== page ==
“Songs From the Land” by Luis Mojica


It’s been a while since I’ve truly felt transported to another world thanks to an album. The relationship between artist and work is so stiflingly close that oftentimes it can feel like they’re singing directly to you and communicating broad thoughts, but neglecting other components of storytelling or immersion.

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“Songs From the Land” by Luis Mojica has broken the mold, crafting work that harkens back to the songs of the 60s and 70s with his self-described “freak folk” and if this is what’s considered freaky, I don’t want to experience normal ever again. I should be upfront and say that if folk isn’t your thing and more ambient and methodical driven music turns you off, I don’t know if you’ll be convinced. It’s an album that I suspect might be even more affecting on road trips or long drives, just to truly immerse yourself in the production and really savor all the lyrical choices that are primarily heavy on geographical description and esoteric observations on love, journeys, and the world at large. It’s a dense piece of work that’s almost deceivingly crafted. A track like “Pine Child” starts off sounding like a Bon Iver b-side with probably the most warm and wholesome sound of the whole album, with lyrics describing love like “And into her gaping mouth, my love poured out”. Later the track transforms from a decently and effective love ballad to an almost sprawling Sgt. Pepper’s Beatles song with a jaunty brass band that kicks in and a more exaggerated vocal performance.

Speaking of vocal performance, Mojica really savors every word without lingering past the point of enjoyment, especially on tracks like “Strange Disease” a twisted and pained love ballad that breaks away from the more countryside elements at play with a song about love found in New York City and lines like “Two Witches together under the spell of strange delights”. The mixing and overall production on this record is just breathtaking, managing to capture a raw soft spoken nature that’s also marveling at a larger world, but never navel gazing. At worst, the album can sometimes be a little repetitive with its descriptions, and there’s a couple times that references to earlier songs can come across as a little self-congratulatory, but for me it works if only because it makes the whole album feel like a journeyman’s tome poem. This is easily up there for my favorite listening experiences and has also reawakened my love for folk music as a genre. The earnestness and hard work Mojica has put into every song is noticeable and well worth the payoff.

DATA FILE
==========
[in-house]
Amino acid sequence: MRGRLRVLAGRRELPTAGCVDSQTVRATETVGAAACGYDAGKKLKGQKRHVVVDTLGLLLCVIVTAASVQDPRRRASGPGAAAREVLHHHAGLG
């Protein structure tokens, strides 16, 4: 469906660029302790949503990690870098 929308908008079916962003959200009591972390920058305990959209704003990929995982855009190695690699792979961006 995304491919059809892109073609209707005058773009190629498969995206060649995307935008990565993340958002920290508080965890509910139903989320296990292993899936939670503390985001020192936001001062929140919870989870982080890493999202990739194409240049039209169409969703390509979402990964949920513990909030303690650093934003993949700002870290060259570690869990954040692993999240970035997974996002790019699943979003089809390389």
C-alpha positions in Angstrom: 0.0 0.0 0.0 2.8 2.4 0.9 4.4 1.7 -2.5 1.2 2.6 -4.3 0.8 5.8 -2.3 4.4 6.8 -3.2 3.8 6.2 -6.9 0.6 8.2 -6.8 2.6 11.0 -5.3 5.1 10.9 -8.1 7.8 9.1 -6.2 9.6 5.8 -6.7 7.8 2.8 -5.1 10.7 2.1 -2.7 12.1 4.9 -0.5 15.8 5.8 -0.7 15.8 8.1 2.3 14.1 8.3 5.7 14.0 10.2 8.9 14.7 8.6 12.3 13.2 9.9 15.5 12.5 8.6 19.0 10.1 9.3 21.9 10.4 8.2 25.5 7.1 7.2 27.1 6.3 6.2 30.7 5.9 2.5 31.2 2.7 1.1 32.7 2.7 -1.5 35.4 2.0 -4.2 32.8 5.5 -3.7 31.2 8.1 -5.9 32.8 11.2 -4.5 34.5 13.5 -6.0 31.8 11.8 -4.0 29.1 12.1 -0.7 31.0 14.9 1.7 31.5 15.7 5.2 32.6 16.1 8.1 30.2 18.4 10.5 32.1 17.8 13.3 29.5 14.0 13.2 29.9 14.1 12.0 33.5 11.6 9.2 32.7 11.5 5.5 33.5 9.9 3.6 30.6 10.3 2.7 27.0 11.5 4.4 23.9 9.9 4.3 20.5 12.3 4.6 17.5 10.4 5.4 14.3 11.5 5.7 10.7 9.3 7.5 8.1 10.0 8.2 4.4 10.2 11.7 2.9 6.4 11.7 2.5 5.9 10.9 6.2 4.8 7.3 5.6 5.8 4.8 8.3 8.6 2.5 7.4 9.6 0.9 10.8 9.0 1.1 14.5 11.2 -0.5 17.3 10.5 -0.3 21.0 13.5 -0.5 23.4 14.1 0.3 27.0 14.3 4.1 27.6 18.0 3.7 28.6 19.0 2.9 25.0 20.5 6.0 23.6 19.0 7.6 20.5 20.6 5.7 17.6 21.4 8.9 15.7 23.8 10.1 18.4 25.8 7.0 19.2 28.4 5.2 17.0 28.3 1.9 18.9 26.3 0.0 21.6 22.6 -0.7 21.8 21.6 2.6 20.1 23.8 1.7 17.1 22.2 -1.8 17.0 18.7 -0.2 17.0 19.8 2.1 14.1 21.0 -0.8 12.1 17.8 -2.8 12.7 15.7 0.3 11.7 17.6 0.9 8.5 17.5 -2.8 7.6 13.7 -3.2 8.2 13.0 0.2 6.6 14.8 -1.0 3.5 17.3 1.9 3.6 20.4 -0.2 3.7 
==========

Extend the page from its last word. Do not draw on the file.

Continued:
If you’re looking to start a journey into folk music, it’s a very good place to start and I highly recommend your first listen be intimate and uninterrupted, so headphones are recommended especially to hear all the wonderful layering done with each track. For Mojica’s third album, it feels like a fresh start for the artist and I can’t wait to see what he does next.

Claire Uebelacker

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